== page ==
Startups Racing to Renovate the Home

The next big market for startups? Home, sweet home.

This week, announced a $14 million Series A co-led by Maveron and Madrona Venture Group that will help the Seattle-based startup grow its pricing engine, which estimates the cost of a home improvement project. But is hardly the only startup eyeing home renovation.

In fact, it’s not even the only one based in the Emerald City. Earlier this month, – which helps homeowners find recommended professionals – celebrated its one-year anniversary since launch by announcing its $27.6 million Series A, which it closed in its first year., and other renovation-focused startups are zeroing in on a major market. Harvard University research from 2012 estimated annual remodeling spending to be about $300 billion. And if these companies’ growth is any testament, many homeowners are looking for technology to help them navigate the renovation process.

According to, homeowners in 62% of U.S. cities and towns have used since its launch – and the company itself has grown from 25 employees to 200 in a year. And, which only went live in May, claims to have been used by customers in 22% of U.S. zip codes.

“In today’s age of smartphones, you now have tech at the forefront that can make it much easier to connect consumers with services professionals. And that’s why you’re seeing this big boom,” said CEO and founder Matt Williams. “It’s not just a follow-me strategy [creating] Uber-like apps … It is truly a transformation occurring in how customers find professionals from an industry perspective.”

Bringing Yellow Pages Into the 21st Century

On, homeowners can search for professionals by type (painters, general contractors, carpenters, etc.) and location. Professionals are encouraged to post photos of their work, and homeowners can review professionals they’ve hired.

The pros’ pages also detail the number of years spent in the industry, the typical cost of a project and how many projects they’ve completed at nearby neighbors’ homes. claims to have 1.5 million pros on the site, 200,000 of whom have had their licenses verified by the company.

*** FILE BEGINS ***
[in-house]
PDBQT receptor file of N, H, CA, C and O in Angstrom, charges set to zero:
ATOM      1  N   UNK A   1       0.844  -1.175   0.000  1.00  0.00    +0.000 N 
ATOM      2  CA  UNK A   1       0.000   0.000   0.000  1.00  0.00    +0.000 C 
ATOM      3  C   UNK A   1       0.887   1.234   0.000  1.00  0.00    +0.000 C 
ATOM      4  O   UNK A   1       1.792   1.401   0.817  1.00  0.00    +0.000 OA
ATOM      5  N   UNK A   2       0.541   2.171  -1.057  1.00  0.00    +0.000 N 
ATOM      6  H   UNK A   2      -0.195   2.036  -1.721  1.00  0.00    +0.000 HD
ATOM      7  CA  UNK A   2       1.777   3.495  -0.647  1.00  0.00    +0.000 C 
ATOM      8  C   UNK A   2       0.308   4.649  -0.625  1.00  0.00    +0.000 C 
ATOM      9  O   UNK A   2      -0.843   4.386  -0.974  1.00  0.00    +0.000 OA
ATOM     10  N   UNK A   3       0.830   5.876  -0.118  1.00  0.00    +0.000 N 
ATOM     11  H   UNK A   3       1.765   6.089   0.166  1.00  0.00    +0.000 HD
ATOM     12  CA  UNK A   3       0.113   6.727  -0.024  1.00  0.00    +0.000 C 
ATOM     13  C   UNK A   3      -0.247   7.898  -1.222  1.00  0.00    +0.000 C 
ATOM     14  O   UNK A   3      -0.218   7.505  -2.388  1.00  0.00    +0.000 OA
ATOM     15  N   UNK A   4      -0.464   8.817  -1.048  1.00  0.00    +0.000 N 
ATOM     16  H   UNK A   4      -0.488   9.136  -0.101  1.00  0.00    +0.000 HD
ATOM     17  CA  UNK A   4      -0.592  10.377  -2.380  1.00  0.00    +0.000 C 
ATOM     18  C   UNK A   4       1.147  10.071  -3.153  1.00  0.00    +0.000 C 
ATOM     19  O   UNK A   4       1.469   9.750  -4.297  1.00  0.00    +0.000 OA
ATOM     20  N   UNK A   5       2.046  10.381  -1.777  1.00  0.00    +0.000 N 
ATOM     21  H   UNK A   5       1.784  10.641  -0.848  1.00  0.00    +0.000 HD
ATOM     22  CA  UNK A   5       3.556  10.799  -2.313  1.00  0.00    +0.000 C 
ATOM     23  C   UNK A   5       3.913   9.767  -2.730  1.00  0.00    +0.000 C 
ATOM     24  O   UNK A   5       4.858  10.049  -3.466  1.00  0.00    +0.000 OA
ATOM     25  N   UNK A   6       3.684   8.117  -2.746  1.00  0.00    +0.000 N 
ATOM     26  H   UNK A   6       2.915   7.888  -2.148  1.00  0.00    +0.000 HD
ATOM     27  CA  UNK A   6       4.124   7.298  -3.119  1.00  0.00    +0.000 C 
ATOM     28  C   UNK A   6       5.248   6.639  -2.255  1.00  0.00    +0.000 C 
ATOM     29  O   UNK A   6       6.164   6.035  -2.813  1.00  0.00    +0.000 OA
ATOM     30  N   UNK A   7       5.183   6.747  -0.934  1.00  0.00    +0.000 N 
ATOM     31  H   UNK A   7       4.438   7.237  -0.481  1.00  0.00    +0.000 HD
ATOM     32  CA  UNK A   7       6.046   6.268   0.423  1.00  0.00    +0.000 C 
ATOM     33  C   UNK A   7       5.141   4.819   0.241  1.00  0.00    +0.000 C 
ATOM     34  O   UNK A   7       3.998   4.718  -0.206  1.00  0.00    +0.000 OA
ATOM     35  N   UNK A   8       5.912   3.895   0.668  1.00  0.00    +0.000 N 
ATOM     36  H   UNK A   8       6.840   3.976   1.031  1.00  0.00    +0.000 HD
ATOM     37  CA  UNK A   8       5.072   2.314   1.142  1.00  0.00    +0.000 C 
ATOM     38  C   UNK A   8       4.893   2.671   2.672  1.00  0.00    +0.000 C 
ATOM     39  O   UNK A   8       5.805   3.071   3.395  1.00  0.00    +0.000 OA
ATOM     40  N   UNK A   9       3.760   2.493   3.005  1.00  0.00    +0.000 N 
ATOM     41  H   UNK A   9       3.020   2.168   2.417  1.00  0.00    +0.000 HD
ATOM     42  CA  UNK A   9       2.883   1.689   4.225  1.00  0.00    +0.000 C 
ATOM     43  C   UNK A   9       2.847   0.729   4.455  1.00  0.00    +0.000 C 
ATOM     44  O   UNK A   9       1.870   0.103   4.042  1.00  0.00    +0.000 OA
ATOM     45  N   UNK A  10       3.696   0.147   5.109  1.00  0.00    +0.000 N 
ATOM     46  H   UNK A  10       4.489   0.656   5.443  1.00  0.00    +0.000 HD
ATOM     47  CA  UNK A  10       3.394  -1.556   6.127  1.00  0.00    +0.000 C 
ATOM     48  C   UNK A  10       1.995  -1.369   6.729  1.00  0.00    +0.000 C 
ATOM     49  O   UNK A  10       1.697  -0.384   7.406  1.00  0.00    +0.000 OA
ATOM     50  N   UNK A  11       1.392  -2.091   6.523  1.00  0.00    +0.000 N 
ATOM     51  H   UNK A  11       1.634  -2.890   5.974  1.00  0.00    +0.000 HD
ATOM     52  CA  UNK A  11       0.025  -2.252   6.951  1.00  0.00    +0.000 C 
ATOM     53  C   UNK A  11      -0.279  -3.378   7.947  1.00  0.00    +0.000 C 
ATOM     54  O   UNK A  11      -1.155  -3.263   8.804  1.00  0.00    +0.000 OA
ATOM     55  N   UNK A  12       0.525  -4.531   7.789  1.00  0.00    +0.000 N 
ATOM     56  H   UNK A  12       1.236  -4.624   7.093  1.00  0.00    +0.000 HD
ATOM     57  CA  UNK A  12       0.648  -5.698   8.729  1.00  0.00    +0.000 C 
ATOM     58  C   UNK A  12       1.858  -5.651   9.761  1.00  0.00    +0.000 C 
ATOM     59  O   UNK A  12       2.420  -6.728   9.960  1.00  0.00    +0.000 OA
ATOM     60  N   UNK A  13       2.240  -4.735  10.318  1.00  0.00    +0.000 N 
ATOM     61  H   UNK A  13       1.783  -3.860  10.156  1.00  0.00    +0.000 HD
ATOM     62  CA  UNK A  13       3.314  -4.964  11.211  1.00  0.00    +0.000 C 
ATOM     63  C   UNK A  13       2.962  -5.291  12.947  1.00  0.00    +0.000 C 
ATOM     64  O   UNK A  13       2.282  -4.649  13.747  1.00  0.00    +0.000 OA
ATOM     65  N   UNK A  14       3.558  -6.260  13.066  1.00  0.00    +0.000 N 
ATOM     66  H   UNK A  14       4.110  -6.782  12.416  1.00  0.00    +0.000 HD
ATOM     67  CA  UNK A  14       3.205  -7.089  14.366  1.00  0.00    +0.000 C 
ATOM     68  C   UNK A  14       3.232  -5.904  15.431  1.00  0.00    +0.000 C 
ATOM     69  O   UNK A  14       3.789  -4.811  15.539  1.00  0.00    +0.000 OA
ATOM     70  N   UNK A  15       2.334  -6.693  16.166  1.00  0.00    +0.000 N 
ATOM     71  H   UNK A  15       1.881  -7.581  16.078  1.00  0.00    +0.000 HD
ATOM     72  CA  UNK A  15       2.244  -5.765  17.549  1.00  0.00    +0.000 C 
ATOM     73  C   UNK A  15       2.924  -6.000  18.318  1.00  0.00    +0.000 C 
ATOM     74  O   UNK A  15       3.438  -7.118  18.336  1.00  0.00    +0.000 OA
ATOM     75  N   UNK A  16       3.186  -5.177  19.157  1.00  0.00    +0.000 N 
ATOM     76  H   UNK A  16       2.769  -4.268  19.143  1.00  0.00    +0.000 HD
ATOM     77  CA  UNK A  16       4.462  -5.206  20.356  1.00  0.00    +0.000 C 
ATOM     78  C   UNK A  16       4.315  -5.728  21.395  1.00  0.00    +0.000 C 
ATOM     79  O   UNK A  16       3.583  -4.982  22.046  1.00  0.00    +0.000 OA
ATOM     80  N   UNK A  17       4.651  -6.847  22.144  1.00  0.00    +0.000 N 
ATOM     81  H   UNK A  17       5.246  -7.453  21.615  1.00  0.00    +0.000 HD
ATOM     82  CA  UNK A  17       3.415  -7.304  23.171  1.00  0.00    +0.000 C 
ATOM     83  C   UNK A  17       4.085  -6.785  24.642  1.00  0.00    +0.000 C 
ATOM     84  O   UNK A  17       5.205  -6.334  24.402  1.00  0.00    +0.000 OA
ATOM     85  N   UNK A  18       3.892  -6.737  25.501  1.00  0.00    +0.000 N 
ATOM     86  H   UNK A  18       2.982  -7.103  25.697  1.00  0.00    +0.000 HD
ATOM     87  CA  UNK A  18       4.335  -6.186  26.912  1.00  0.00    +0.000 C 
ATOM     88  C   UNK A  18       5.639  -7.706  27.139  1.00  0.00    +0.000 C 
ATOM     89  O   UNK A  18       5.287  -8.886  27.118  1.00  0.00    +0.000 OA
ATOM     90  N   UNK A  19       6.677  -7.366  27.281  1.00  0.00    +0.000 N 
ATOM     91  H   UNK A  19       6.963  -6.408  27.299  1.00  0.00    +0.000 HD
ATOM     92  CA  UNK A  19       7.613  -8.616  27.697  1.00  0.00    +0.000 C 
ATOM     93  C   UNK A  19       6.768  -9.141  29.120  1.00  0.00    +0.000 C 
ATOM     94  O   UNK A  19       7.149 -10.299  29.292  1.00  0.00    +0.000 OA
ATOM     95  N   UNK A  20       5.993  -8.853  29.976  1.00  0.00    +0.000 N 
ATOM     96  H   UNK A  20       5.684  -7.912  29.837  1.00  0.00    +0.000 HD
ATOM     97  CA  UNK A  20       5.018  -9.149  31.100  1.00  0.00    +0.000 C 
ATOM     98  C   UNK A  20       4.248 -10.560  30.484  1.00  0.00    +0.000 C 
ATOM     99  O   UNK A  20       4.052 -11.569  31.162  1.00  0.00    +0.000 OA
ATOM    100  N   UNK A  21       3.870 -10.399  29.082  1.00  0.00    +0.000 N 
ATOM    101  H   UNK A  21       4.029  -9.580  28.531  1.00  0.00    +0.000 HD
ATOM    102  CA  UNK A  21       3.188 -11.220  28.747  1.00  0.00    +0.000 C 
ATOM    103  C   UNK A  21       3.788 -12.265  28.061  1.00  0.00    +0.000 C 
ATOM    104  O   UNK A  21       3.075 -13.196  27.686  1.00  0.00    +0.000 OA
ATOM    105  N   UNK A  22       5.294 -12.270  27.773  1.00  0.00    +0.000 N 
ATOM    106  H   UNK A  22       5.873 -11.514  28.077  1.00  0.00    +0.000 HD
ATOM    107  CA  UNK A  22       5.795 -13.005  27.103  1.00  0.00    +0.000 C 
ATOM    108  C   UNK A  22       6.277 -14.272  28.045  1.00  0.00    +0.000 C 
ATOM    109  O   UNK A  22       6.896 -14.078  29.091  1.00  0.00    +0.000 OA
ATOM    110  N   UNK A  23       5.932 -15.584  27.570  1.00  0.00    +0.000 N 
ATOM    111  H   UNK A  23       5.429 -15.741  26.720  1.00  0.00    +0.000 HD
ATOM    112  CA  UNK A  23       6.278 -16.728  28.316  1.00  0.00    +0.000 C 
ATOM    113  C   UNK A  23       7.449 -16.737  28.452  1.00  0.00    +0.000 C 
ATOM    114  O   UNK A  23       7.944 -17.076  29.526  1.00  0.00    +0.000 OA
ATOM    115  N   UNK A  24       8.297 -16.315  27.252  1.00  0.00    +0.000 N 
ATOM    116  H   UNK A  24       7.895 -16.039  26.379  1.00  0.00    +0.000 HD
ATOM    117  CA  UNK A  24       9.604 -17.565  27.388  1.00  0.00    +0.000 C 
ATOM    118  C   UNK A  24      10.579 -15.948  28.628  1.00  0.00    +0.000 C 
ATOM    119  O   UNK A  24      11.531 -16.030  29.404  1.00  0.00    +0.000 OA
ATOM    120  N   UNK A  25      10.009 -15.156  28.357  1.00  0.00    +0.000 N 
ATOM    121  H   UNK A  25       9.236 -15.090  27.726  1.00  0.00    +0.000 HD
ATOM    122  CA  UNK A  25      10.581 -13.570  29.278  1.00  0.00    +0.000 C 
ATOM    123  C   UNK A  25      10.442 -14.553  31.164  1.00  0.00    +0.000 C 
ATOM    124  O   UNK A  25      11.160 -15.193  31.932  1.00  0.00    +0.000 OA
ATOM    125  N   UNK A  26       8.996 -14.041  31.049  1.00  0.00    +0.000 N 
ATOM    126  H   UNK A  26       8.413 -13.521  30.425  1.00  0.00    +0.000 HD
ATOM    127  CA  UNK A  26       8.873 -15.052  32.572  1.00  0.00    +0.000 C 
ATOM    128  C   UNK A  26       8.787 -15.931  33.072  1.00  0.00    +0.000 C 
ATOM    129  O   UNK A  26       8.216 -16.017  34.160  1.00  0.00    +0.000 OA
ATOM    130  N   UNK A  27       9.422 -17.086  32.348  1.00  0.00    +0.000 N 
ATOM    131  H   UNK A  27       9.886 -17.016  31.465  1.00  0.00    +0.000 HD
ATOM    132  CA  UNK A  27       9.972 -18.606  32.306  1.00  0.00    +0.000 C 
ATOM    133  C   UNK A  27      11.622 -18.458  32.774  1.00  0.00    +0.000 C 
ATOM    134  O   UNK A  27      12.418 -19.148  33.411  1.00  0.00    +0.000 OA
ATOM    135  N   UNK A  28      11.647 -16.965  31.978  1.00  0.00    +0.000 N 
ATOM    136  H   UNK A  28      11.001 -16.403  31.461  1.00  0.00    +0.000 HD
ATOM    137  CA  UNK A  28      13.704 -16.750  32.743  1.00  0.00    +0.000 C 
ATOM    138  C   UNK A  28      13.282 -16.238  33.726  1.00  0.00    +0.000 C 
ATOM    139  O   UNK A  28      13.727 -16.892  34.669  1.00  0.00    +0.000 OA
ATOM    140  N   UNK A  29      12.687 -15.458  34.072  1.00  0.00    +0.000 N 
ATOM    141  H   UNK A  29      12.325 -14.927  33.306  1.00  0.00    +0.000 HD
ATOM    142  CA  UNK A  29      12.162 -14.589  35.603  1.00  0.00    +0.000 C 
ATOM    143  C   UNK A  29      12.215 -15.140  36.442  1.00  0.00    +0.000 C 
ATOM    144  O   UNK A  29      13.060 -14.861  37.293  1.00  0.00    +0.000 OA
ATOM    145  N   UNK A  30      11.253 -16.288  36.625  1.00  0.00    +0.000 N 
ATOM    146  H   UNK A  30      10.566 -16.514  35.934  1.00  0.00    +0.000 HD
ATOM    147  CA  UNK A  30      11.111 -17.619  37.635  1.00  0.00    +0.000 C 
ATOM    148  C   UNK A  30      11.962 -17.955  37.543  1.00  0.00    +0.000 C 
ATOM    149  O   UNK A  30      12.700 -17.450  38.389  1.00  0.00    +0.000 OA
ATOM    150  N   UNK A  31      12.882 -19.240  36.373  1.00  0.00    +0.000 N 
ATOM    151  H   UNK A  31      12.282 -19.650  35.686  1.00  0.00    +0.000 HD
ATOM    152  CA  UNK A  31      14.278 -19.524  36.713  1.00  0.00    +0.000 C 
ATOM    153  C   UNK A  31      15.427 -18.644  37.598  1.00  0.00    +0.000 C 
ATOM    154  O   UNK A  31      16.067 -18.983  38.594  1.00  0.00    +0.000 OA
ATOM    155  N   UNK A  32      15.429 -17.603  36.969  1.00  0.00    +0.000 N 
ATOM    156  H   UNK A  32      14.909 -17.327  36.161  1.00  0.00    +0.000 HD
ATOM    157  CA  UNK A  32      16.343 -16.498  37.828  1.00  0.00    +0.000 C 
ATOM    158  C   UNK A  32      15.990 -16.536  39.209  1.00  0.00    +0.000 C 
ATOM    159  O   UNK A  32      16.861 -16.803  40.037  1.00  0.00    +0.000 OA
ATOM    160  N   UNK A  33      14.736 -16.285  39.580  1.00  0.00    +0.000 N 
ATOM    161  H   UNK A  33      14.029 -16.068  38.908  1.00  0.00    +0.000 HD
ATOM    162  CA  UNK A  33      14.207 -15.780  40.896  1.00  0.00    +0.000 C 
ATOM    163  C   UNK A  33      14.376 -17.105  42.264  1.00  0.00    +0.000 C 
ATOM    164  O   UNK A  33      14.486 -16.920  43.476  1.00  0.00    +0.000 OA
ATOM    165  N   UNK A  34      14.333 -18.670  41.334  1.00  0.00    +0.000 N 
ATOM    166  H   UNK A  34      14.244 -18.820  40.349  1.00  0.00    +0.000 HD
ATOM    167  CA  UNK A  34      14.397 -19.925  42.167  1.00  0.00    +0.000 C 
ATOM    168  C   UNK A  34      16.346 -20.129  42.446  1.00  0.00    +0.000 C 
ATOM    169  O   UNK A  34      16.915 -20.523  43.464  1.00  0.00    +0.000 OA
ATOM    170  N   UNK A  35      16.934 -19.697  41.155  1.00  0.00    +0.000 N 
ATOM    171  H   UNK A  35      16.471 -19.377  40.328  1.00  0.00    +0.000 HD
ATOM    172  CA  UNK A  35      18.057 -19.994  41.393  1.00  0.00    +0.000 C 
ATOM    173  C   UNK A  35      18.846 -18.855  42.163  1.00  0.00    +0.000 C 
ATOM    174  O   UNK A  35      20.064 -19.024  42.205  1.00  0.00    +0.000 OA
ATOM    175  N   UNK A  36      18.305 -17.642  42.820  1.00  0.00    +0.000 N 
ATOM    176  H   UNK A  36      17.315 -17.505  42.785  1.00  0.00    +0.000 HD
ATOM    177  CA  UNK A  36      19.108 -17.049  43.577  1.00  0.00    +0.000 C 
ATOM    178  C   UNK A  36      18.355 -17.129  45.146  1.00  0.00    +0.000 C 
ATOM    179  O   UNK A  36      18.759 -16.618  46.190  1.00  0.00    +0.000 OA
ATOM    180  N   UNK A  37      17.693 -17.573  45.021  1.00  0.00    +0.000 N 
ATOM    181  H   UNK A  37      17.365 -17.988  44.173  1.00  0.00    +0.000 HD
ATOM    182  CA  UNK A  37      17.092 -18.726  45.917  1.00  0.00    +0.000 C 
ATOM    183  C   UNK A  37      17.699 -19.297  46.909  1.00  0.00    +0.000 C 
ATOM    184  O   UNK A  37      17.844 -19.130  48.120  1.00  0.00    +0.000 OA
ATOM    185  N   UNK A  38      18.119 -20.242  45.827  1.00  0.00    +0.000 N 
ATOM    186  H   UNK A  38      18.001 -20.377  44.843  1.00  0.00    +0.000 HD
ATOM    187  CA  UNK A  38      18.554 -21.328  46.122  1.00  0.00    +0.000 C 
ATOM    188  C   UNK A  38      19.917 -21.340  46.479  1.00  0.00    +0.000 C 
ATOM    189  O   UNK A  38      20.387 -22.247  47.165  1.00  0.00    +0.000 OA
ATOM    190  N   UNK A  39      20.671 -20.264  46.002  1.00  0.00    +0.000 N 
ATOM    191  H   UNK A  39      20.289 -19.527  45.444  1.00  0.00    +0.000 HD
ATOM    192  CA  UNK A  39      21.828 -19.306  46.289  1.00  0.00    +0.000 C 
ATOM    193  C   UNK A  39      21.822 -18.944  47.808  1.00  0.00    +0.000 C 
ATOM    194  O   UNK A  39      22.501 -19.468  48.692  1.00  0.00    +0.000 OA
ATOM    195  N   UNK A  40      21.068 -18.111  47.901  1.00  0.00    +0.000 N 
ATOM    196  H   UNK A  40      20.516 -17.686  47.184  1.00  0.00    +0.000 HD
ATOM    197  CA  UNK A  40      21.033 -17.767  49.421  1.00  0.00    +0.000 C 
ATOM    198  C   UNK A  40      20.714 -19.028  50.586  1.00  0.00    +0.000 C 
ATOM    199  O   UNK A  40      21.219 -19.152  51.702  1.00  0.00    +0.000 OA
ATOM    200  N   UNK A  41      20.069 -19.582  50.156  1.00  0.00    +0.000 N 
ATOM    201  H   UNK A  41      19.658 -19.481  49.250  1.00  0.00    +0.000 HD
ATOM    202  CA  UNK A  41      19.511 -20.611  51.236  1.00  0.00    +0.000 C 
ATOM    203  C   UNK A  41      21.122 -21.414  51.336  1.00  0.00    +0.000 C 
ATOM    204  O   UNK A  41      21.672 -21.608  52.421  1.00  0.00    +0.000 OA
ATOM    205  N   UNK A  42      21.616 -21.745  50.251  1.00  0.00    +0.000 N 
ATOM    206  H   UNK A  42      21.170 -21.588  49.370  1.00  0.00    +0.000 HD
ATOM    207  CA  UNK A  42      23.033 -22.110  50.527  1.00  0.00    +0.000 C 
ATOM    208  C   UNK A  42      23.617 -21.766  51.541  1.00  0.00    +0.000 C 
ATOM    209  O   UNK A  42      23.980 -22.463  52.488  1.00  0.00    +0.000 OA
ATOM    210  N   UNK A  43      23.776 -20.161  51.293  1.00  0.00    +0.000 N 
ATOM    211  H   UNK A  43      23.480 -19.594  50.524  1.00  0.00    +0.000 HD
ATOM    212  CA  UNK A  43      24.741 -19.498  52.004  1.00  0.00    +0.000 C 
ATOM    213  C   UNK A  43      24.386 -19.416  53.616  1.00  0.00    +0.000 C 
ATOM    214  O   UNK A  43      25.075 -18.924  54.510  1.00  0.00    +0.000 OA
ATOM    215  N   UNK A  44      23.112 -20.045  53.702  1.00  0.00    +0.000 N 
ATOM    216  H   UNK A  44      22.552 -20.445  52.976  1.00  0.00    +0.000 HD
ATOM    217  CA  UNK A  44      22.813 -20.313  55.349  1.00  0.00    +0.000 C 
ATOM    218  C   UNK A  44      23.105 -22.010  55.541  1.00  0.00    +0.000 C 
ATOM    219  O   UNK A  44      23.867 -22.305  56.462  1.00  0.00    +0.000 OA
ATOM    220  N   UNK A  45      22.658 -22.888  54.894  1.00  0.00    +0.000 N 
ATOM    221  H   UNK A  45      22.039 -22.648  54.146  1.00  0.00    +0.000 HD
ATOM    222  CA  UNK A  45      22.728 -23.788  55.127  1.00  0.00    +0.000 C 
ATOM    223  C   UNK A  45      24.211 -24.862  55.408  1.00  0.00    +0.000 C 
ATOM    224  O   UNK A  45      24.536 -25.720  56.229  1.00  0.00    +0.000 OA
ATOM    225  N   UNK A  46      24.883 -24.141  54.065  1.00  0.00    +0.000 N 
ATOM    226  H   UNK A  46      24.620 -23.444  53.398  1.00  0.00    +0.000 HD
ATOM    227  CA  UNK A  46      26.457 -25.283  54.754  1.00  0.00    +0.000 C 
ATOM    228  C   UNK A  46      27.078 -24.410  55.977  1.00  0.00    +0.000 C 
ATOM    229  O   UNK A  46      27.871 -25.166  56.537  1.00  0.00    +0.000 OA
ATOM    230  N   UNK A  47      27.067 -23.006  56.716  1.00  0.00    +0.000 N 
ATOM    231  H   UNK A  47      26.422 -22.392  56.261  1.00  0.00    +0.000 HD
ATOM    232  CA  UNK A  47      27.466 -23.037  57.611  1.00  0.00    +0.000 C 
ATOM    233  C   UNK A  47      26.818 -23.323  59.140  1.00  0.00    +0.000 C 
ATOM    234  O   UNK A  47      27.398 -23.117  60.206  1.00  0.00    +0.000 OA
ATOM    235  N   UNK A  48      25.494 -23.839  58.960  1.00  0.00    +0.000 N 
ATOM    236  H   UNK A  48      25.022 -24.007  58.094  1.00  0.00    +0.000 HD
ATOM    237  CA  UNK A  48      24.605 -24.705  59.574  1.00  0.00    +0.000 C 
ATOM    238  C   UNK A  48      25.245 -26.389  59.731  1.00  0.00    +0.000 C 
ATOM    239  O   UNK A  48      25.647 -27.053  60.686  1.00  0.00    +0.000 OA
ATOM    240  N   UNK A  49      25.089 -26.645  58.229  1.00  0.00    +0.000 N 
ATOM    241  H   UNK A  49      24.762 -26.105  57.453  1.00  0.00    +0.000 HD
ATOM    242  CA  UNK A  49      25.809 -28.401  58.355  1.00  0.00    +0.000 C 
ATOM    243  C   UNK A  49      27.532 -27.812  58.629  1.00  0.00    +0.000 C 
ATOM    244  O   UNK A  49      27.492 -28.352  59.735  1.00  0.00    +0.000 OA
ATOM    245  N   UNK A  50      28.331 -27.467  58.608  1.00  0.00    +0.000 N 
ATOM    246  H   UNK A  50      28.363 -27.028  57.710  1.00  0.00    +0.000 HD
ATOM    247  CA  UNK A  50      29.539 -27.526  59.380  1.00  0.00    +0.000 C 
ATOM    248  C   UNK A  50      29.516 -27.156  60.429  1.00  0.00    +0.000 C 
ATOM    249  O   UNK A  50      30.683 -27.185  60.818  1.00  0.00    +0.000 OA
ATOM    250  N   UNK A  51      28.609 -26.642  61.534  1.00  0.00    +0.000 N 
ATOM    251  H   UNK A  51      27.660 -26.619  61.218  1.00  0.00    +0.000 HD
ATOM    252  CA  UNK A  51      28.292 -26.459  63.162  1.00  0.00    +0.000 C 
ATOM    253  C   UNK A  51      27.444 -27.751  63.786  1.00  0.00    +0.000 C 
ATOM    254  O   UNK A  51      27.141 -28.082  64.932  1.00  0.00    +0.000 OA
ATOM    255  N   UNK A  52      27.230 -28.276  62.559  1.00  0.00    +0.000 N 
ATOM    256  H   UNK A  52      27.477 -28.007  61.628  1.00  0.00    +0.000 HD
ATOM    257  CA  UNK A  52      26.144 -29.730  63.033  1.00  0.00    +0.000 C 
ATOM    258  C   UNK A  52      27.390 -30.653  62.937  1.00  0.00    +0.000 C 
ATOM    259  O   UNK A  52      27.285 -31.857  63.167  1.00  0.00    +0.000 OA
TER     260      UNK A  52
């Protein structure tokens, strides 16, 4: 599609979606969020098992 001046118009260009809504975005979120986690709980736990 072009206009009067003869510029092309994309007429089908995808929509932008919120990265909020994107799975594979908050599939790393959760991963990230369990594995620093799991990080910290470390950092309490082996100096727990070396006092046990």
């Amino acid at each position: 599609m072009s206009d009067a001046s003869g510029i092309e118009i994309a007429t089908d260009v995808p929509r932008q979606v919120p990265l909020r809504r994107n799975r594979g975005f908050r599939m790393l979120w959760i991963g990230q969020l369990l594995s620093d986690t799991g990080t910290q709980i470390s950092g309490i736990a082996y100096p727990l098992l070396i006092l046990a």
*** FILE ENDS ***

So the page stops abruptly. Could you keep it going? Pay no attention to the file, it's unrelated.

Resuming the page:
The site also serves up a healthy dose of renovation-inspiring photos, which helpfully display the project’s cost. Users can save photos for later review with the site’s “Scrapbook” tool.

The Palo Alto-based Houzz, which launched in 2009, also glams up the home-professional directory, with over 4 million photos posted on the site. The startup claims to have nearly half a million active pros on the site; like, their pages feature reviews and past projects, so homeowners can better familiarize themselves with experts’ work. Houzz reports more than 20 million monthly unique users, 90% of whom are homeowners. CEO Matt Ehrlichman said he came up with the idea for the company during the process of building a home for his own family.

“There was lots of innovation around buying a home, but once you bought a home, there were no tools [in terms of] who to use … that will fundamentally change with technology,” said Ehrlichman. While there are lots of big real-estate brokerages, he said the fragmentation of the construction and renovation industries presented a hurdle when it came to innovating in this space.

“The second big reason out there is … you’re letting somebody inside of your home, so people rely on word-of-mouth referrals as much as they possibly can. The home is unique in that regard. The amount of data and the type of data you need to give people trust and comfort is different than in other industries,” he explained.